Wednesday, May 8, 2019
Court of Appeal:
By a MetNews Staff Writer
The Court of Appeal for this district yesterday affirmed the portion of the judgment in a dissolution of marriage case awarding the husband possession of the wedding ring he gave his wife, holding that it was not a gift, as she claims, because it was purchased with community funds and there is no writing that recites a transmutation.
Presiding Justice Nora Manella of Div. Four wrote the opinion, which was not certified for publication. It affirms in part and reverses in part a judgment by Los Angeles Superior Court Commissioner Rocky Crabb.
The husband, Dale Segura Jr., testified that he purchased the ring several years back, after the marriage, for $7,000 and did not know the present value, but related that his wife, Sarah Shepard, told him she had it appraised for $4,000. Crabb accepted the $4,000 figure, awarded the ring to Segura, and credited Shepard with $2,000.
“Here, it is undisputed that Dale purchased the ring with community funds during the parties’ marriage, and that he was domiciled in this state. Thus, substantial evidence supported the trial court’s finding that the parties acquired the ring as community property….
“As to transmutation of the ring, while Sarah contends the ring was worth only $1,500 and was not the parties’ ‘most expensive asset,’ she does not dispute the trial court’s finding that the marital standard of living was ‘less than middle-class....’ Under these circumstances, the record supports the court’s finding that the ring was substantial in value and that no transmutation occurred absent a written declaration to that effect….Because the record contains no such written declaration, substantial evidence supported the trial court’s finding that the ring constituted community property.”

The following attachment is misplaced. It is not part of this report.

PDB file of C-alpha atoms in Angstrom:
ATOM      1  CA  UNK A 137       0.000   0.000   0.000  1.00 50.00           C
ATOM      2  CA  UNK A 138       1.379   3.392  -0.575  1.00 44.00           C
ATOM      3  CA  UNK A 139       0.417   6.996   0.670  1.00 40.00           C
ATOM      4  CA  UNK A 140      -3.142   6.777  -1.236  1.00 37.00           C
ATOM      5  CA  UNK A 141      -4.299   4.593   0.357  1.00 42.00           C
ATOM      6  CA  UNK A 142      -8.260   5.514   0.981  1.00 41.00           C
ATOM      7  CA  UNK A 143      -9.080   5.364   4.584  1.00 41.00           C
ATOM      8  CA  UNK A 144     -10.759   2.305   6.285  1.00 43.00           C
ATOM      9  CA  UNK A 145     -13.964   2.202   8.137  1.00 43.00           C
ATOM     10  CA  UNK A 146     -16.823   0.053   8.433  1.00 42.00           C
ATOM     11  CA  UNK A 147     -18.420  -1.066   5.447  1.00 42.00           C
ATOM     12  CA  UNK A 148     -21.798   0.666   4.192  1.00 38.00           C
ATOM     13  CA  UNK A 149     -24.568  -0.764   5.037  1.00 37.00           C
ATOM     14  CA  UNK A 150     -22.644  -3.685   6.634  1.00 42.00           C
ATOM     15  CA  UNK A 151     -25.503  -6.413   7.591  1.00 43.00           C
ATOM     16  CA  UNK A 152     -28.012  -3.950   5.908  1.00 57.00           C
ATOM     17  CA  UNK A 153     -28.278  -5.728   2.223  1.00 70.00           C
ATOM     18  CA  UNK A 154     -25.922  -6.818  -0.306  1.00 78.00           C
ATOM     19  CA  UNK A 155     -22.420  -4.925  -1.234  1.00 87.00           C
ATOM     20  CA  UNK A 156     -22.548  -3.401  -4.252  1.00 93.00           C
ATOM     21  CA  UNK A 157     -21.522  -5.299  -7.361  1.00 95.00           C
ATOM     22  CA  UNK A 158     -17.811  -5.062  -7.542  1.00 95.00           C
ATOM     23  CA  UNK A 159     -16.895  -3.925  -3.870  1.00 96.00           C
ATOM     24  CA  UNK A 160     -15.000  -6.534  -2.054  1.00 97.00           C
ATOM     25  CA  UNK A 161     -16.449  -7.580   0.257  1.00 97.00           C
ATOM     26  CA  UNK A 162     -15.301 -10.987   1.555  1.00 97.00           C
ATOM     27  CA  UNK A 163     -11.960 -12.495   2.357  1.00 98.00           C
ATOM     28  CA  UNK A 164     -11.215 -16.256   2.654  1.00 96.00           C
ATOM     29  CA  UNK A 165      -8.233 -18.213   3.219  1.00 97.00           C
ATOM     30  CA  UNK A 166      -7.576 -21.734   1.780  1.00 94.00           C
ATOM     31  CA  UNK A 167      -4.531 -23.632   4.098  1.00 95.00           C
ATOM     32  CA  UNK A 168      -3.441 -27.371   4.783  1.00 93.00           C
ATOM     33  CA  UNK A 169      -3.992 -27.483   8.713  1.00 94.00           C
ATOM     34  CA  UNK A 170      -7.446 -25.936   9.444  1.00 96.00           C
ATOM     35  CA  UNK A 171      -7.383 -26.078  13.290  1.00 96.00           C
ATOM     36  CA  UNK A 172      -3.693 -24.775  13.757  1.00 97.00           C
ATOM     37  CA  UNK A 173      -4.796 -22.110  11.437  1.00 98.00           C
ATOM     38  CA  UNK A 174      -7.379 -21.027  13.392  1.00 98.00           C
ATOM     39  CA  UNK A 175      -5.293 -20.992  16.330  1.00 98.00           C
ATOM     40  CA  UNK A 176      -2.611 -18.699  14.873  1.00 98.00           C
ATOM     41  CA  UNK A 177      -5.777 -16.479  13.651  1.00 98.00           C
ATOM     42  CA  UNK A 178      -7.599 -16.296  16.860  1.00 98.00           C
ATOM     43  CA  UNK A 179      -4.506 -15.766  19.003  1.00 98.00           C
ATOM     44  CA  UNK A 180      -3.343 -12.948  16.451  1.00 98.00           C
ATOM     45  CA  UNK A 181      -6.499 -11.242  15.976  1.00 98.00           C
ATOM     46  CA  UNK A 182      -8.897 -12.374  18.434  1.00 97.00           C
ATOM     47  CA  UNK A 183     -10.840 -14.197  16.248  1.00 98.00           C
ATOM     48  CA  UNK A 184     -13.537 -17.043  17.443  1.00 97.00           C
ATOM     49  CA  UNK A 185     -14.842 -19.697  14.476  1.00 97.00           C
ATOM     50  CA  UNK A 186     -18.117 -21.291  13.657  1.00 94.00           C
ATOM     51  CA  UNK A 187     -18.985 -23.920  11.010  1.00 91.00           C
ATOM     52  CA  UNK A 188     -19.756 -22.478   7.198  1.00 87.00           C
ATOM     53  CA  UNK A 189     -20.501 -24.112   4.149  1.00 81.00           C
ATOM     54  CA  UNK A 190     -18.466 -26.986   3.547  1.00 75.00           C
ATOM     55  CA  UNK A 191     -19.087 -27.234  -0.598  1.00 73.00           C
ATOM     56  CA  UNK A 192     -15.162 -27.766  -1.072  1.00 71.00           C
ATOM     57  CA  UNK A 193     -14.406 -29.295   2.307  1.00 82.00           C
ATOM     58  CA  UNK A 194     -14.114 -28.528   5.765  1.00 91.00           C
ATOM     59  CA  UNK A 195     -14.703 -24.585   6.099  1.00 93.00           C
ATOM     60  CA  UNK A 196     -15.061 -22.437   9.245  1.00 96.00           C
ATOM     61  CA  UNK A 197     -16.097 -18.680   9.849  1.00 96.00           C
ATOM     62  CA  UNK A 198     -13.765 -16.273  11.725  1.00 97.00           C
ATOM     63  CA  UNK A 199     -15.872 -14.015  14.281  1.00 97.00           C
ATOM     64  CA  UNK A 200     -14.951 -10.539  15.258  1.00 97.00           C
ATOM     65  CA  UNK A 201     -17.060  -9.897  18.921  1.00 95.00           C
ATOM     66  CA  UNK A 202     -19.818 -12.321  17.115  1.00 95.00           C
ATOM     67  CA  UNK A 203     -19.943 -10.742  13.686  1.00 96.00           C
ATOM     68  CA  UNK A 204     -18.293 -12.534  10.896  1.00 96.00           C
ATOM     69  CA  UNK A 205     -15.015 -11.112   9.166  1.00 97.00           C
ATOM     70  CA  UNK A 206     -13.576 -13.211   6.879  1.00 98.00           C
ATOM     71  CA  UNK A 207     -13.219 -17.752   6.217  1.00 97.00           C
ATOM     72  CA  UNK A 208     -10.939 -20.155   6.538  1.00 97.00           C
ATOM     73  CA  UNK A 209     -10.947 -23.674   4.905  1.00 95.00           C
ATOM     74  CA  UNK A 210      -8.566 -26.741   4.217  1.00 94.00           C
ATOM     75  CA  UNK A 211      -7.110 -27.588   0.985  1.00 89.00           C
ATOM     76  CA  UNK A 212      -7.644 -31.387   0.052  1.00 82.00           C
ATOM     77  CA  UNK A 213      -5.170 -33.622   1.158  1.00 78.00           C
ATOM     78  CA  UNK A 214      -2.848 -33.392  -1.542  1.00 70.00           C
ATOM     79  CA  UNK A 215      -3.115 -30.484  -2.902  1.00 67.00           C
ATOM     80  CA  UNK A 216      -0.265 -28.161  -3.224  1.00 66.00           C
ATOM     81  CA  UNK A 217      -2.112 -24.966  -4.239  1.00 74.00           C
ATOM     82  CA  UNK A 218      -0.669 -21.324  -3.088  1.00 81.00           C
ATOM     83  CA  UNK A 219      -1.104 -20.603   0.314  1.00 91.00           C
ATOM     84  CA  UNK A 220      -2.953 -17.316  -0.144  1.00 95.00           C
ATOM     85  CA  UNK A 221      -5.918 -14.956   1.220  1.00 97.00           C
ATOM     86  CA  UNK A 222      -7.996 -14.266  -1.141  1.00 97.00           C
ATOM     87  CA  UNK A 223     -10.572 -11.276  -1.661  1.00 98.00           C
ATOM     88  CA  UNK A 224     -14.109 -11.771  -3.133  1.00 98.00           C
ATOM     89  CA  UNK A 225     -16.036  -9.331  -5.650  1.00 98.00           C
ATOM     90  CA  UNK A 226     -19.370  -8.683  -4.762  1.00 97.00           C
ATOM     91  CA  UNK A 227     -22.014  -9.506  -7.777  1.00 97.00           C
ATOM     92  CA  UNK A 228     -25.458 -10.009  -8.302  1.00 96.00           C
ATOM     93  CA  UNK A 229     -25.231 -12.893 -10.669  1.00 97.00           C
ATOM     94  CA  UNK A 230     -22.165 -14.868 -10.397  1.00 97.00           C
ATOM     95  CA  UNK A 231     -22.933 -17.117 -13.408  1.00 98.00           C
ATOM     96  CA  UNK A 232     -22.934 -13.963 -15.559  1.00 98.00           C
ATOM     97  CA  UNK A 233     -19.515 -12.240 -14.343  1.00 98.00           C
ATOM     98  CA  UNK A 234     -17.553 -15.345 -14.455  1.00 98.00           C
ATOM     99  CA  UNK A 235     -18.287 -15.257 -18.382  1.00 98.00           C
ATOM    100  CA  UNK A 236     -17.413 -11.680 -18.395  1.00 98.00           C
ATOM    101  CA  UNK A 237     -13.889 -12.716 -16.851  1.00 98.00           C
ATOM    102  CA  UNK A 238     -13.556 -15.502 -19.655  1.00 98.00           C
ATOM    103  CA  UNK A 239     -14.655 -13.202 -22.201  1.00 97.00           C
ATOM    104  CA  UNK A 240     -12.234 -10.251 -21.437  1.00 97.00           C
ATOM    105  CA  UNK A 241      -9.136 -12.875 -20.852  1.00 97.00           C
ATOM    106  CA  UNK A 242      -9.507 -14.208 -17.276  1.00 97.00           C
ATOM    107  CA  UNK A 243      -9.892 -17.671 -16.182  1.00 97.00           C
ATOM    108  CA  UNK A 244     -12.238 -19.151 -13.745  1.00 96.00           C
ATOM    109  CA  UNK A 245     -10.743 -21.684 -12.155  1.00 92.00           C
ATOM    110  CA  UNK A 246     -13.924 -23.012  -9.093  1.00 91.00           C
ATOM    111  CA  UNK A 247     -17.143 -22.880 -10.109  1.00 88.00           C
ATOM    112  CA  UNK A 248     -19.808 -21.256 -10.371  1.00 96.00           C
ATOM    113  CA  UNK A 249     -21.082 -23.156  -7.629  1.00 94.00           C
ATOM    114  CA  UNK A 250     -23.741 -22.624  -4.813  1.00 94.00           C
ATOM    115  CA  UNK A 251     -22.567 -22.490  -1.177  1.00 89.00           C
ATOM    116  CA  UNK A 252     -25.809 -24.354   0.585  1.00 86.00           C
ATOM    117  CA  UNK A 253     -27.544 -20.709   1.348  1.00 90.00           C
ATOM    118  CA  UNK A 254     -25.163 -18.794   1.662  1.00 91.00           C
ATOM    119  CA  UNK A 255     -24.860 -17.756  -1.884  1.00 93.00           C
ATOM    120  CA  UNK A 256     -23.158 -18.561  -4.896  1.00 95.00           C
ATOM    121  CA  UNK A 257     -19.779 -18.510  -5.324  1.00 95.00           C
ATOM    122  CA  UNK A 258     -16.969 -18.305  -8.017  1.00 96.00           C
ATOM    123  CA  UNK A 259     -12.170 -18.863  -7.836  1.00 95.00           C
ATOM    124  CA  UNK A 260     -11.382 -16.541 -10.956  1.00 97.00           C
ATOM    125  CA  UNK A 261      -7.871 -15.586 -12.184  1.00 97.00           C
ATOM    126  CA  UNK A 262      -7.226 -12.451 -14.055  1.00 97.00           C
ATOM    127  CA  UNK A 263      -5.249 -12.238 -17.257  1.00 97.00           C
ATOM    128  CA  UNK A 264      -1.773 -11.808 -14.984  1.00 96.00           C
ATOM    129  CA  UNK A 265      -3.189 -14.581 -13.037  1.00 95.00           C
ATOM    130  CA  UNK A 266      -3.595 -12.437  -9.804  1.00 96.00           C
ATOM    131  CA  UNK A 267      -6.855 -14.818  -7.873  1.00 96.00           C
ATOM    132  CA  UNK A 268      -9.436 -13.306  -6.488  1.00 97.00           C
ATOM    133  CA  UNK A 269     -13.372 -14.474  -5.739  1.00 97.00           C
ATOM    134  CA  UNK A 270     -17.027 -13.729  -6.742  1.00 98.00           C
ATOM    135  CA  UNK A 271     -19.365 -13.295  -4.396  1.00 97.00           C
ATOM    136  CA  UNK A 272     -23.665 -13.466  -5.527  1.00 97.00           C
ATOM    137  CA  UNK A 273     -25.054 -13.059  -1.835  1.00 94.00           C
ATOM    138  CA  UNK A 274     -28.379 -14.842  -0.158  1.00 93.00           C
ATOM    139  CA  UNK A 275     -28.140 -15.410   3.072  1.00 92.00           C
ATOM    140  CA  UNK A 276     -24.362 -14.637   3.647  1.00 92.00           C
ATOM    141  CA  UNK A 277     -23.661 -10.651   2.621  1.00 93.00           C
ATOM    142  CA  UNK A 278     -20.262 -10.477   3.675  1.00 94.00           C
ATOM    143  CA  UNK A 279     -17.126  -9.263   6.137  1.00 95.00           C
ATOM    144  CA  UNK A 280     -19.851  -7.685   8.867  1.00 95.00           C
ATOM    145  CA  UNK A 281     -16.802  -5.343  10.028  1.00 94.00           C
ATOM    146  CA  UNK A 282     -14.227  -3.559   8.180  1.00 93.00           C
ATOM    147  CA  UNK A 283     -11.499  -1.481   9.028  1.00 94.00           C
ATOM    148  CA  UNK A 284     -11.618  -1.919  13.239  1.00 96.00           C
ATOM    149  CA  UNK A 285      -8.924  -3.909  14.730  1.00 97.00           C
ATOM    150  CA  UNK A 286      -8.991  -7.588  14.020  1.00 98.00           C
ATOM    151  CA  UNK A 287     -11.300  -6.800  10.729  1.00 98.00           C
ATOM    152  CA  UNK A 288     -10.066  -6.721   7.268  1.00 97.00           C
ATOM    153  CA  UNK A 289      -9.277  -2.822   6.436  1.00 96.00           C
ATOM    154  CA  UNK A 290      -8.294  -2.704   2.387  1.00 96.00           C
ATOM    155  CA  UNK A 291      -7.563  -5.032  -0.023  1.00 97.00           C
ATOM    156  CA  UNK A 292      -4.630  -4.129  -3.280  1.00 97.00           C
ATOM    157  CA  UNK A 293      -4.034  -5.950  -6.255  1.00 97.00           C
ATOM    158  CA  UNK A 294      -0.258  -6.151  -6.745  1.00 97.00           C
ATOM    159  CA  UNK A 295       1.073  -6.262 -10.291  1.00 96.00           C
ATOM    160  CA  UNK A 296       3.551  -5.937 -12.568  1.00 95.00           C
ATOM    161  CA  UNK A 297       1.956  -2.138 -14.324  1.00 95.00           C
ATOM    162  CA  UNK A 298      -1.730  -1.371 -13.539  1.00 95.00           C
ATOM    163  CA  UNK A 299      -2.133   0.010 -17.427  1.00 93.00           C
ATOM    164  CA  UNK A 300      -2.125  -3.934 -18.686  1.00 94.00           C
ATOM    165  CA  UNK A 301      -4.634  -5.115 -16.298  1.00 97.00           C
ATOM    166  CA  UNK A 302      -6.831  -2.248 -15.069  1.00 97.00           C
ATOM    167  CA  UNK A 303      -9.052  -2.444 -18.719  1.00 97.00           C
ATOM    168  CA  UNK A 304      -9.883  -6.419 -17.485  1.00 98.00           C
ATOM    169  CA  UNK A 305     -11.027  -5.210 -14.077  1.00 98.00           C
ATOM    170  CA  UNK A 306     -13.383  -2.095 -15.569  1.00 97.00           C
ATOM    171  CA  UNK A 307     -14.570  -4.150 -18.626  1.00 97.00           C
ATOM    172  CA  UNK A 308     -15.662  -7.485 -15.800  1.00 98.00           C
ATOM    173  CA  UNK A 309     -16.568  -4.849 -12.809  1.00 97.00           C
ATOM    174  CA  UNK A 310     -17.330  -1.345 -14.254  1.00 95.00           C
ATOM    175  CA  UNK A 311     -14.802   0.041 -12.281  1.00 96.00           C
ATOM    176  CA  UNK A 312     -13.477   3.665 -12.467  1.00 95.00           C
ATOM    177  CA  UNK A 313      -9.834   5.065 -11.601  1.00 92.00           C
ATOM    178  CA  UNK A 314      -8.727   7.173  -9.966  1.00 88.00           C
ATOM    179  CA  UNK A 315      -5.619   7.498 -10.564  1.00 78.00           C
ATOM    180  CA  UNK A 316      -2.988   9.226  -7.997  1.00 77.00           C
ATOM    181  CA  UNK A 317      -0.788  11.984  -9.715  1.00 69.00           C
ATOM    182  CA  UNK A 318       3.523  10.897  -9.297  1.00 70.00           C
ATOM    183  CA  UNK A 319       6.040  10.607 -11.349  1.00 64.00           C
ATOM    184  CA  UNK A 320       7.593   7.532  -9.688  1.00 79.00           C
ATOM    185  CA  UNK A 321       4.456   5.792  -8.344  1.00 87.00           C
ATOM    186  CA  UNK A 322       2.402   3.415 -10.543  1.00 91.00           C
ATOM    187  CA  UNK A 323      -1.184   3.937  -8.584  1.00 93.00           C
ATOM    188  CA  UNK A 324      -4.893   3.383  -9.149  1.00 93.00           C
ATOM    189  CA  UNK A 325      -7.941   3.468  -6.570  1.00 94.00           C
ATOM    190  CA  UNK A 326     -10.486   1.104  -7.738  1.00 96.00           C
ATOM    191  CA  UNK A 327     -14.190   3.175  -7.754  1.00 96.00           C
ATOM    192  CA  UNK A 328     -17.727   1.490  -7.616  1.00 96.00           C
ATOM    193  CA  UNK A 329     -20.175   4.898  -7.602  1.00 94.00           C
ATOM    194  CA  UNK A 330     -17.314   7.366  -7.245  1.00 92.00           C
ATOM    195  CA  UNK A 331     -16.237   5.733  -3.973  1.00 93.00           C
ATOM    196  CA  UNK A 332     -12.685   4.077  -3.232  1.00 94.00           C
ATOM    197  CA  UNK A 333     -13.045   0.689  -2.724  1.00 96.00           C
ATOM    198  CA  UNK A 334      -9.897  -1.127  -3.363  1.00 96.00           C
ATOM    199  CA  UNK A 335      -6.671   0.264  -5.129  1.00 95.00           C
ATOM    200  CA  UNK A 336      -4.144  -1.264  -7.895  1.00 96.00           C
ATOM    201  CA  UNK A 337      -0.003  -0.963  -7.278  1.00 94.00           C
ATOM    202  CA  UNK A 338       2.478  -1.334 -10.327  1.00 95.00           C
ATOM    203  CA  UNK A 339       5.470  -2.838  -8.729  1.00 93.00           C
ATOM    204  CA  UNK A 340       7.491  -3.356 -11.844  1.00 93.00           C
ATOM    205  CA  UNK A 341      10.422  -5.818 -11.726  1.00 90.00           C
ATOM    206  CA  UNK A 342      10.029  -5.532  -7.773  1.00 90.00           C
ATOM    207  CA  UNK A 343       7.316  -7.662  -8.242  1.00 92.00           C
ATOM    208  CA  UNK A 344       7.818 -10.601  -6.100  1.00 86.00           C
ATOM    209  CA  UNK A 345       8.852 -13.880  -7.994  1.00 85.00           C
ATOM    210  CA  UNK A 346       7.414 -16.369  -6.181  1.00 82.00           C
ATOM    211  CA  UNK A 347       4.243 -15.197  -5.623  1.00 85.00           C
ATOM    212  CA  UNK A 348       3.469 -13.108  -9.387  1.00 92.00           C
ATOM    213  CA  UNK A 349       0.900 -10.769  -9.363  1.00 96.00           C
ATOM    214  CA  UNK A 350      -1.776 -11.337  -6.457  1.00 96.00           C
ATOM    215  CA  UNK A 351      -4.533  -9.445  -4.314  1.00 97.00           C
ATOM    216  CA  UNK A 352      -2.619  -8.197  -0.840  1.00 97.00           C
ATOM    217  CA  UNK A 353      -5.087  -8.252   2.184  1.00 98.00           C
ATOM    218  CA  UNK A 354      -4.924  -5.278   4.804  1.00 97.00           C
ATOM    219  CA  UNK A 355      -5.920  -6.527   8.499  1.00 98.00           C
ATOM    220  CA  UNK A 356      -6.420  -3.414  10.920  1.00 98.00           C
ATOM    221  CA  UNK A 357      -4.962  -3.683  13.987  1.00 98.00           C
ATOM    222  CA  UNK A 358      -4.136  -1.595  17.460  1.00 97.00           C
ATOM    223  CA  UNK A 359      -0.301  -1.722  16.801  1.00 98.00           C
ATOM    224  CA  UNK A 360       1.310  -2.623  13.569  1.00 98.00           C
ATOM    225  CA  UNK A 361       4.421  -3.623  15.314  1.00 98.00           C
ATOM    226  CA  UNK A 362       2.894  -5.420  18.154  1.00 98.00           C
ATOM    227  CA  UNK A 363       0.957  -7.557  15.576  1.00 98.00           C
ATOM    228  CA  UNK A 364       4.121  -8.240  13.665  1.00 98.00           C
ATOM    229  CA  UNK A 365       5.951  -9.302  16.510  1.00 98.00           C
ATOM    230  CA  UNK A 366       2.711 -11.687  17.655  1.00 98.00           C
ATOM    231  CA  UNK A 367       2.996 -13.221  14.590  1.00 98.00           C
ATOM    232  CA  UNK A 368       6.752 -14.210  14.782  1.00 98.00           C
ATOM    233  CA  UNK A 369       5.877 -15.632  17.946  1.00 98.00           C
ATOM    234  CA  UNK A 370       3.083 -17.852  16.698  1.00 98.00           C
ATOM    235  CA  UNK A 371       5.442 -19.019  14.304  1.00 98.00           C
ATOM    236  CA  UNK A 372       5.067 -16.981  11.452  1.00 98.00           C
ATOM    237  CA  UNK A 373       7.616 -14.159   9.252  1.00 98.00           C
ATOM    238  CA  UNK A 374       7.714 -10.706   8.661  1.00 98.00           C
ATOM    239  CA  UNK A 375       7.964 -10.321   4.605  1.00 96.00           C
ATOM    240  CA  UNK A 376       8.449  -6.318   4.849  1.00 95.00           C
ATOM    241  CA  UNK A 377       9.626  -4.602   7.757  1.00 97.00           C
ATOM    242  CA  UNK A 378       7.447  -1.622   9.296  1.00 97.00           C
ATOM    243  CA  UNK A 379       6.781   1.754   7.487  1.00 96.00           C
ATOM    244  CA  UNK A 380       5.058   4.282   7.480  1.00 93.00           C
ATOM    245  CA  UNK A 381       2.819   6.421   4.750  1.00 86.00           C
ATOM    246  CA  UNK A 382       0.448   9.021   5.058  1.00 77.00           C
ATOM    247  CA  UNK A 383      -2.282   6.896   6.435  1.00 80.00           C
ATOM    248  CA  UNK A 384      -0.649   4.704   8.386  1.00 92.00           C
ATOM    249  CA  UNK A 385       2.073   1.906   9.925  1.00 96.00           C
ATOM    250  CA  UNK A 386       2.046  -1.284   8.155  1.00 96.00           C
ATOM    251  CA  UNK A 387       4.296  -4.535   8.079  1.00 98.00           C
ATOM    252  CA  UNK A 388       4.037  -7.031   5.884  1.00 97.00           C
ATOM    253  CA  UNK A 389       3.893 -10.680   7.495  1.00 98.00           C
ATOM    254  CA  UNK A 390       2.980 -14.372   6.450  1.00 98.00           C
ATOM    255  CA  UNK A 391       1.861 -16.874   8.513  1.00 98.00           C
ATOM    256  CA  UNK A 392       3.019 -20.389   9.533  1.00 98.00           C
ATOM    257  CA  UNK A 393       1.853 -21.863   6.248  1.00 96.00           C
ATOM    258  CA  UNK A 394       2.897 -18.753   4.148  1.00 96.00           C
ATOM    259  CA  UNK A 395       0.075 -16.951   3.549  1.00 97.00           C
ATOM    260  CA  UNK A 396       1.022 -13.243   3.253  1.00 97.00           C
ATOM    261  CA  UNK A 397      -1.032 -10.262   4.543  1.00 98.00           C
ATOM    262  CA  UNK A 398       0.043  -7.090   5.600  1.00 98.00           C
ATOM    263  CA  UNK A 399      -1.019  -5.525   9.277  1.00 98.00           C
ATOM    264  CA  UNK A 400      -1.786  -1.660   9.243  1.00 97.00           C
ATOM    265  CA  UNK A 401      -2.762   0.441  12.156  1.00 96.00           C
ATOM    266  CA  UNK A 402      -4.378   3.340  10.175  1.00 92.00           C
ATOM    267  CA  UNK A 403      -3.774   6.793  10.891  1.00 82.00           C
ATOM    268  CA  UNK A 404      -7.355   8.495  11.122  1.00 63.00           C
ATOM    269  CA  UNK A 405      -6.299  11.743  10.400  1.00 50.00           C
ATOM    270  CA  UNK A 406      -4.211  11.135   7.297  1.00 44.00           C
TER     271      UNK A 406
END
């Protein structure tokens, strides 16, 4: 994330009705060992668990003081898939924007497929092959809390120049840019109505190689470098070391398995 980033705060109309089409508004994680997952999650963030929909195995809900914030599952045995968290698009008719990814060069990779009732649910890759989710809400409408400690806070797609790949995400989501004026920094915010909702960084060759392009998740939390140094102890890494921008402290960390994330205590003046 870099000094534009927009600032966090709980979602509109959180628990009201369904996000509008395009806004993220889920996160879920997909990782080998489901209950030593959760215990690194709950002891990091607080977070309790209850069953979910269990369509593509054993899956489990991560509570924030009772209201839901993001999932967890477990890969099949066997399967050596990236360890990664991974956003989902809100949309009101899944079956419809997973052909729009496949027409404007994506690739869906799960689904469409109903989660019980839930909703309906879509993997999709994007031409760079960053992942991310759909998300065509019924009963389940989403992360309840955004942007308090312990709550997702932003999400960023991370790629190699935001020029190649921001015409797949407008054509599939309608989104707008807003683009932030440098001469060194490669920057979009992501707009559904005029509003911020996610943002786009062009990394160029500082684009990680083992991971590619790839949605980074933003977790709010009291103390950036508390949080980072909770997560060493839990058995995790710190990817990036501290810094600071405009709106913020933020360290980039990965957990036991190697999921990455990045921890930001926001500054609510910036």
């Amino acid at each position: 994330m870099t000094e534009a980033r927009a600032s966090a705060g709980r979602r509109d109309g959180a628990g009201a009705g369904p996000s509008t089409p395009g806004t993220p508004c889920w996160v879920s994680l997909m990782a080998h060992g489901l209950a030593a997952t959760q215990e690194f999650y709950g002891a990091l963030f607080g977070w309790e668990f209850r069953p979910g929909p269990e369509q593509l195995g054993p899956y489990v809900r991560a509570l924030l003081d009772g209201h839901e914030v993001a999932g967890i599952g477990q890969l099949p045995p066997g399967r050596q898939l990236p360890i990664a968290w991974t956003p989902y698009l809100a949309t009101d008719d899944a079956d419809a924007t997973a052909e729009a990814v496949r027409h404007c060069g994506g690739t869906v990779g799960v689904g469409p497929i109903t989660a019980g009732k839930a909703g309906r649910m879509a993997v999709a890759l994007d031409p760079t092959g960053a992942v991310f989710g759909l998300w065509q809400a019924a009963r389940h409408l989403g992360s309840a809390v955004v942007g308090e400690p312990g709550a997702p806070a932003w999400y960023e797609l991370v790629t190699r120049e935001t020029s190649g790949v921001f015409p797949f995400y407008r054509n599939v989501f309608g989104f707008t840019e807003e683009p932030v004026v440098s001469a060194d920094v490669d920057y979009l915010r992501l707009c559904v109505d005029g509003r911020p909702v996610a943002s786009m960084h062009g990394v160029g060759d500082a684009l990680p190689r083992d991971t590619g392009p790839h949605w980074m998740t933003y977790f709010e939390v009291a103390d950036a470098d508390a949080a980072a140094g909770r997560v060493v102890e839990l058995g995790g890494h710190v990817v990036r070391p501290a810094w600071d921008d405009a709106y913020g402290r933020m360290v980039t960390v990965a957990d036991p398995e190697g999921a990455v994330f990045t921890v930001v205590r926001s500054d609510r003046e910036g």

Manella agreed with Shepard that Crabb miscalculated her annual gross income, failing to factor in business expenses, remanding the case for a new determination of spousal and child support.
The case is Marriage of Segura, B287012.
Shepard represented herself and Brian D. Mitchell of the Claremont firm of Kendall Gkikas & Mitchell acted for Segura.
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